New research from the University of Warwick is set to reveal some striking similarities between the actions of groups of people who travel on flagship airlines, seemingly at random, between the major cities of the world. An ongoing research project into airlines and international tourism shows in many cases it is only motivation that distinguishes the terrorist from the tourist, and may be the cause of big headaches for the world's national carriers.
What's more failure to appreciate the fact that international terrorism and international tourism share as many similarities as they do differences would be a significant oversight.
Both tourism and terrorism involve citizens of different countries who visit internationally famous buildings, sites, hotels and shopping centres. Both tourists and terrorists frequently carry bags and back-packs, travel alone or in small groups, and the anonymity of both groups enables them to blend into their surroundings.
Further comparisons could also be made with other national carriers that operate across boarders. Cruise liners have been targeted in the past, and both Eurostar and the Channel Tunnel have potential added risks in their operational activities.
Research by Dr Bridgette Sullivan-Taylor of Warwick Business School in the UK, funded by The Leverhulme Trust, into the strategic management implications of global terrorism builds on previous research carried out into international tourism conducted within the industry. She is set to investigate whether global terrorism has an impact on organizational learning in international service organizations.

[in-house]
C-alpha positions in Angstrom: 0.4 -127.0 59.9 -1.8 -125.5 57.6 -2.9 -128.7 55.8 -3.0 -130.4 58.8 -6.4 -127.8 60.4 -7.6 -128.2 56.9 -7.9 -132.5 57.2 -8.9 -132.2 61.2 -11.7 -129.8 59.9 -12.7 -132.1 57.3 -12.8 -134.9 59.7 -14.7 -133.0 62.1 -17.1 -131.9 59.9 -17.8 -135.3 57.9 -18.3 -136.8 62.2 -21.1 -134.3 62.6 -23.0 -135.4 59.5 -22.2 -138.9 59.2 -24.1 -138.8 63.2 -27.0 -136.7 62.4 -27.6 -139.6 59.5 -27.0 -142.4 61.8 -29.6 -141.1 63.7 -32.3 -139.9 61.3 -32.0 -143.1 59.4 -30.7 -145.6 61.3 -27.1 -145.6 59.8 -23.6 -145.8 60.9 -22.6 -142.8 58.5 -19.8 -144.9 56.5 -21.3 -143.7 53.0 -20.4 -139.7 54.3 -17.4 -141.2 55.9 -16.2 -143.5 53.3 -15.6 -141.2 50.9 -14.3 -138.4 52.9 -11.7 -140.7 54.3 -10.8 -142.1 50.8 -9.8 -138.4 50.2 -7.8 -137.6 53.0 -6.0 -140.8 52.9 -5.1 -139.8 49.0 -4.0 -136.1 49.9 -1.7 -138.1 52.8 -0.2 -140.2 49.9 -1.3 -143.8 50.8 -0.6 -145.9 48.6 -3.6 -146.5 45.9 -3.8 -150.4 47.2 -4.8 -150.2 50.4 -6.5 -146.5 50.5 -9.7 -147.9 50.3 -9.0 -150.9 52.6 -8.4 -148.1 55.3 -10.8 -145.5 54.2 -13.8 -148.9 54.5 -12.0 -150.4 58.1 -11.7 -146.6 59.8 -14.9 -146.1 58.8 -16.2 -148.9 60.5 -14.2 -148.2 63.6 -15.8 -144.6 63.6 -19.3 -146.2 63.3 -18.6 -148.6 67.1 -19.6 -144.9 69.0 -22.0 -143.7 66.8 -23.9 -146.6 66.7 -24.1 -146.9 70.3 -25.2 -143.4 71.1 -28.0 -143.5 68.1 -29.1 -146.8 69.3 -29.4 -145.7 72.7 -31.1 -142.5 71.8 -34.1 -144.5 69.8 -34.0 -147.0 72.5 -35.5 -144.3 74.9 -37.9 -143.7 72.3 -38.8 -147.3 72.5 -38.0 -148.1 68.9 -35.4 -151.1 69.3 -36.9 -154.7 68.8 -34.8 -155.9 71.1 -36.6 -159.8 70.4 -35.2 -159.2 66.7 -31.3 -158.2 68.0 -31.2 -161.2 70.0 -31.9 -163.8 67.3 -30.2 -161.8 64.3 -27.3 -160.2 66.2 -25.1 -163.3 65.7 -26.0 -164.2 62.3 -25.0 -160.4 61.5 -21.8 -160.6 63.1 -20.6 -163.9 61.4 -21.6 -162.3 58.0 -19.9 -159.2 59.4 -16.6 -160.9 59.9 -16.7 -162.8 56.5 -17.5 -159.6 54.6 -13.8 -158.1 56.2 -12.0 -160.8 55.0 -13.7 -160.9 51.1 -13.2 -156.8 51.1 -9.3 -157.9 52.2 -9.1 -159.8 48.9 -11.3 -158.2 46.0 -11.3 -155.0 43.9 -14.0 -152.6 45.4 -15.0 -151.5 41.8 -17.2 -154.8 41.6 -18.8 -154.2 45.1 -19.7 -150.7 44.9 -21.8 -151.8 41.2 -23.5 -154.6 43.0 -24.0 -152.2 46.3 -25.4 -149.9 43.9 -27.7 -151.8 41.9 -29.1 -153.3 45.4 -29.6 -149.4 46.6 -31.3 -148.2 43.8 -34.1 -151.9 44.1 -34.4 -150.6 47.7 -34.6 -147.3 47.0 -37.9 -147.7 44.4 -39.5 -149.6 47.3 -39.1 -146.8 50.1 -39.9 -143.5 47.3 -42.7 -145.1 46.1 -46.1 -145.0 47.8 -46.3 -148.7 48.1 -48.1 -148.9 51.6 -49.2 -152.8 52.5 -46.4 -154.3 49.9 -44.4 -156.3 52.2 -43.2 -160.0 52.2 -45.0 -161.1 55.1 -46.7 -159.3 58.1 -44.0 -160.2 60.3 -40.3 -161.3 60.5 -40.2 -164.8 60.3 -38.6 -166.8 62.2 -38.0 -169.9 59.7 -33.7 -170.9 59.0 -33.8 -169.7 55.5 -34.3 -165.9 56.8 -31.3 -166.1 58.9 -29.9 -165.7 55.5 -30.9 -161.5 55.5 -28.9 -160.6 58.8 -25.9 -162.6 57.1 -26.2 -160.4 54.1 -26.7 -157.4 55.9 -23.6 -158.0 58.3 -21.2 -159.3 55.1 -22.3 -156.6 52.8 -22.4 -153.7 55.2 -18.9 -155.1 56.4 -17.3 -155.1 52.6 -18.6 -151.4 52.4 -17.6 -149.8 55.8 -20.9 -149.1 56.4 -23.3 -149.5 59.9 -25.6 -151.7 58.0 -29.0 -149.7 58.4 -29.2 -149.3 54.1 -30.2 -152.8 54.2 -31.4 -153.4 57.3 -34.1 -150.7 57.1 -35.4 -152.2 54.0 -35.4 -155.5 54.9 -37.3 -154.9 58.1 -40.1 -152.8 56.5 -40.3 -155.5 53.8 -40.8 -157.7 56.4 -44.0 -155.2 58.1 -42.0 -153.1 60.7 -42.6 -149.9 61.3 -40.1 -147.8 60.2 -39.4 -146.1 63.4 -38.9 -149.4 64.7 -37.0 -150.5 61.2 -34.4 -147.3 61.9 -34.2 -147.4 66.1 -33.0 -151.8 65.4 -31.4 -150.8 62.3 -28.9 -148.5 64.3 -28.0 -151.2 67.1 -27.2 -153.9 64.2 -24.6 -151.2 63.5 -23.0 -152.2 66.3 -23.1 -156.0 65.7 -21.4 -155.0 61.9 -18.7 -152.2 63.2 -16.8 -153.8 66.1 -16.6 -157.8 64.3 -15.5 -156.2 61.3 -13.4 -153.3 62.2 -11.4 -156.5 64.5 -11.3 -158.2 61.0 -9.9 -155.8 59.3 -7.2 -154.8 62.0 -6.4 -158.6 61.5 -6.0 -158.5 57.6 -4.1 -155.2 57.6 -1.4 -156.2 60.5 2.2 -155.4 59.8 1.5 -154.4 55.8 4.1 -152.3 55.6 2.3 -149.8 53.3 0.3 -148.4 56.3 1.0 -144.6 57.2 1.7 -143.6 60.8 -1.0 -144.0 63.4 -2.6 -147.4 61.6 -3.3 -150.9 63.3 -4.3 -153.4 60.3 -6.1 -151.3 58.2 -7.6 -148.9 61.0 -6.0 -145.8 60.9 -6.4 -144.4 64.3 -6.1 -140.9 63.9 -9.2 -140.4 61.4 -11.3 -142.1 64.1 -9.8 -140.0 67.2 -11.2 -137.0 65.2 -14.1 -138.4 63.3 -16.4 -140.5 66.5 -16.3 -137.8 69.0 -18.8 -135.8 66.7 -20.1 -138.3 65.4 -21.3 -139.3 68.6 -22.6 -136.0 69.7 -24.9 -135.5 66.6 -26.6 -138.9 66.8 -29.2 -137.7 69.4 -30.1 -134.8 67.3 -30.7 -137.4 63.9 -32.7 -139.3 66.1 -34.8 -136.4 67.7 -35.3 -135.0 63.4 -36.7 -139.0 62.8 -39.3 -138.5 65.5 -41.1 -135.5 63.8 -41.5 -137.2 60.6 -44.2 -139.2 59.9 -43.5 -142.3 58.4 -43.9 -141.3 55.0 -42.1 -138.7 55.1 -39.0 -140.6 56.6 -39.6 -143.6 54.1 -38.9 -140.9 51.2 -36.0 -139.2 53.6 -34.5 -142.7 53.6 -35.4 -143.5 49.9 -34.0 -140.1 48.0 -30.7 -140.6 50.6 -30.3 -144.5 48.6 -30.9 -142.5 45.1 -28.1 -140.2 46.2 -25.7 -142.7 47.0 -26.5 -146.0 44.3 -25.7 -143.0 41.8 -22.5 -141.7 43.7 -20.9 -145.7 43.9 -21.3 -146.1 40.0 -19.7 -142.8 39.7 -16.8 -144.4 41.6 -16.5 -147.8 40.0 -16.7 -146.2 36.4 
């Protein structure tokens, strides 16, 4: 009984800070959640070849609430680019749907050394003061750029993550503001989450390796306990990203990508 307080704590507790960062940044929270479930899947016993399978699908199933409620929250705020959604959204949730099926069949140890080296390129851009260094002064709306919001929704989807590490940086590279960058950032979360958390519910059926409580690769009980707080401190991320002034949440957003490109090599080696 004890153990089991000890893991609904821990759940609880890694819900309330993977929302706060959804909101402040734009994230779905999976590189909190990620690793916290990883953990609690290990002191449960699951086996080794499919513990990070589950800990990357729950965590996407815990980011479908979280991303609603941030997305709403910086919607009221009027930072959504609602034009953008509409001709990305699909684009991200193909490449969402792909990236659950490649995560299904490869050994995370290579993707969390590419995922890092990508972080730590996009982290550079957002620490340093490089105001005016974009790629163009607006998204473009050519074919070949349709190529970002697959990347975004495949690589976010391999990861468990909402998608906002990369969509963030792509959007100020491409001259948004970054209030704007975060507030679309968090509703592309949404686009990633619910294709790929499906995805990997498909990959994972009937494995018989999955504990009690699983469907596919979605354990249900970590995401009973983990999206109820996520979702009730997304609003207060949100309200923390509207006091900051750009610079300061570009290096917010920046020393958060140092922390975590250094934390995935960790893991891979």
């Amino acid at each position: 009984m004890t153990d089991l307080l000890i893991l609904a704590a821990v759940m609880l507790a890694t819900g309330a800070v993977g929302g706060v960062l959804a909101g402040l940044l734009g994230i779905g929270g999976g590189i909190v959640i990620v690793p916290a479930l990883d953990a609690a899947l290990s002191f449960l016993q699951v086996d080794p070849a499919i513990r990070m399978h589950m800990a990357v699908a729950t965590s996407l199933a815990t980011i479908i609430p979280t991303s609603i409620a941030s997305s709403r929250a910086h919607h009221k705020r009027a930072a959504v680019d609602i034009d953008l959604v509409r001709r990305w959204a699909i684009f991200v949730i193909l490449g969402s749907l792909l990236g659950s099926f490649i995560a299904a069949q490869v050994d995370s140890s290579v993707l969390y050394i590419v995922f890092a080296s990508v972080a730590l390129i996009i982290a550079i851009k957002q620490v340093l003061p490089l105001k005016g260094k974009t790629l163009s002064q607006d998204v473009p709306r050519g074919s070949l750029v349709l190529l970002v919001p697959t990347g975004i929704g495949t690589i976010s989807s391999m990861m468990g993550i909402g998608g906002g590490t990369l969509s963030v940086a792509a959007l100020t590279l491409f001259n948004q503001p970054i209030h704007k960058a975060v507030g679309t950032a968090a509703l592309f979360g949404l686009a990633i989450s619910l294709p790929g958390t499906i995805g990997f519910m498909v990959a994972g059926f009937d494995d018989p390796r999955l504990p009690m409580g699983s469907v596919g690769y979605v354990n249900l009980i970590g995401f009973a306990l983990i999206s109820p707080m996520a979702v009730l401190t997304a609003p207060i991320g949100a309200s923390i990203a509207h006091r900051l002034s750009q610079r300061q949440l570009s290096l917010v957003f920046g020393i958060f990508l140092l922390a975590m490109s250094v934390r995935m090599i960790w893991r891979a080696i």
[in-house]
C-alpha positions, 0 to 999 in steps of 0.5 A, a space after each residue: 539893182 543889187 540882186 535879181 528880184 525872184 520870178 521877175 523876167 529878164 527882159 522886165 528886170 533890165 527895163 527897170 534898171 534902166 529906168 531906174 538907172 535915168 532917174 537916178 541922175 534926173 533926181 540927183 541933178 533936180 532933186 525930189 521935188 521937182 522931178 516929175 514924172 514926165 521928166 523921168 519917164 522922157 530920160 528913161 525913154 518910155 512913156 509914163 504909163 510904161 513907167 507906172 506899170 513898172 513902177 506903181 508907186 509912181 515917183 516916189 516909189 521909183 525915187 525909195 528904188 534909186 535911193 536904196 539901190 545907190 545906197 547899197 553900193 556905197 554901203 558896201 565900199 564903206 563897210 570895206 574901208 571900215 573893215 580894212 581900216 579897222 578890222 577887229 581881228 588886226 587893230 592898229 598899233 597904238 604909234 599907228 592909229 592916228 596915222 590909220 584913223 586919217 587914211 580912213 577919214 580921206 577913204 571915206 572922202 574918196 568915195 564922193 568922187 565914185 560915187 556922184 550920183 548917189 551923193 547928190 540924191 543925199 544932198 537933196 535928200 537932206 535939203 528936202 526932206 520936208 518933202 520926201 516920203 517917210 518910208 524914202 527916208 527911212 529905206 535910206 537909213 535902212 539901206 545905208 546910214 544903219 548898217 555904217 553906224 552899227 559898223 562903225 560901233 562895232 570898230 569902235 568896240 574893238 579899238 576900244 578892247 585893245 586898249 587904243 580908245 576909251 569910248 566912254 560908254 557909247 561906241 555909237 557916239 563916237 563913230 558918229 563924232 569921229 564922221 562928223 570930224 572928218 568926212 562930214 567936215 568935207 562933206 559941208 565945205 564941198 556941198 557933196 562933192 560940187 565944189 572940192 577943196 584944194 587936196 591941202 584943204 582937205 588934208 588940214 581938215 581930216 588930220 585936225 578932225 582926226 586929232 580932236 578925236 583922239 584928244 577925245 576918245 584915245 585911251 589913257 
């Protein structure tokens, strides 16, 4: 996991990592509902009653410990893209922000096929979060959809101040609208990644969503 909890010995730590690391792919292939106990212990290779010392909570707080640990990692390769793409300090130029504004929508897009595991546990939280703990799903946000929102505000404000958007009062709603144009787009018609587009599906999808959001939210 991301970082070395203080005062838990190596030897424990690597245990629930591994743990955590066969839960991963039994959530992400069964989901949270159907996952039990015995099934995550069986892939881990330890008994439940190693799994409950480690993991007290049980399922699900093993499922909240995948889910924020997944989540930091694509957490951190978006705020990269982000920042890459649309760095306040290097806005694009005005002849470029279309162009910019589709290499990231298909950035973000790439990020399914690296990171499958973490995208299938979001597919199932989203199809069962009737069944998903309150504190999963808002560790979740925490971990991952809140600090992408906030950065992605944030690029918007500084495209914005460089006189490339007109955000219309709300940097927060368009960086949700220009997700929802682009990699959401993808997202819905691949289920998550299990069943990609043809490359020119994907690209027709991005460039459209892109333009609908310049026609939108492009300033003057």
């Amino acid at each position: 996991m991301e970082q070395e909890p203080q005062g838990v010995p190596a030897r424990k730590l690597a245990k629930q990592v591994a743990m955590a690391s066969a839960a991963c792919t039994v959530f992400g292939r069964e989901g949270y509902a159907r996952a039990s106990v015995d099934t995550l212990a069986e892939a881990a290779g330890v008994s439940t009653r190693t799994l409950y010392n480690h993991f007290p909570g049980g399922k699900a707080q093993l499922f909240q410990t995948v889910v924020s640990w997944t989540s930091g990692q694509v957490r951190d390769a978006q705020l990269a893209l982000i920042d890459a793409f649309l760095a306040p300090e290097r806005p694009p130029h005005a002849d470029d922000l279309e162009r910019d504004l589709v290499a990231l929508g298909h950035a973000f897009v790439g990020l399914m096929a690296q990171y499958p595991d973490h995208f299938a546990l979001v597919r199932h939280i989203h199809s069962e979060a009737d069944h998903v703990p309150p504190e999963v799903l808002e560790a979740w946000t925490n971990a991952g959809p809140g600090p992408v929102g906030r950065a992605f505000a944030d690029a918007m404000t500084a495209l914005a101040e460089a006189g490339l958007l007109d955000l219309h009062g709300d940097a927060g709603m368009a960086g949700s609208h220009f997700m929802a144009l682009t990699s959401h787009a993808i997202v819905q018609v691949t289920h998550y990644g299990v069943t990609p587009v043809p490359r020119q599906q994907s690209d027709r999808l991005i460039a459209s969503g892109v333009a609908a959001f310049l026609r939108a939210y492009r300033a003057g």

The study will also examine how international service organisations cope with managing under the conditions of ongoing uncertainty and ambiguity posed by terrorist activities, and the affect of terrorism and security policy on international tourism patterns and flows, in particular comparing US and UK practices.
Previous studies have noted the reluctance of business travelers to change their plans to travel to high risk destinations even in the light of adverse risk data emerging in the media. Non-business travelers behave in different ways, modifying their plans and destinations (Egypt suffered a 42% drop in tourism following terrorist attacks in 1992). For an airline that provides both business and leisure travel, these circumstances lead to complex planning and decision making.
This study will prove useful to government agencies and business organisations that are planning strategies in recognition of the changed international environment following 9-11.
Source: Eurekalert & othersLast reviewed: By John M. Grohol, Psy.D. on 21 Feb 2009
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I am a kind of paranoiac in reverse. I suspect people of plotting to make me happy.
-- J.D. Salinger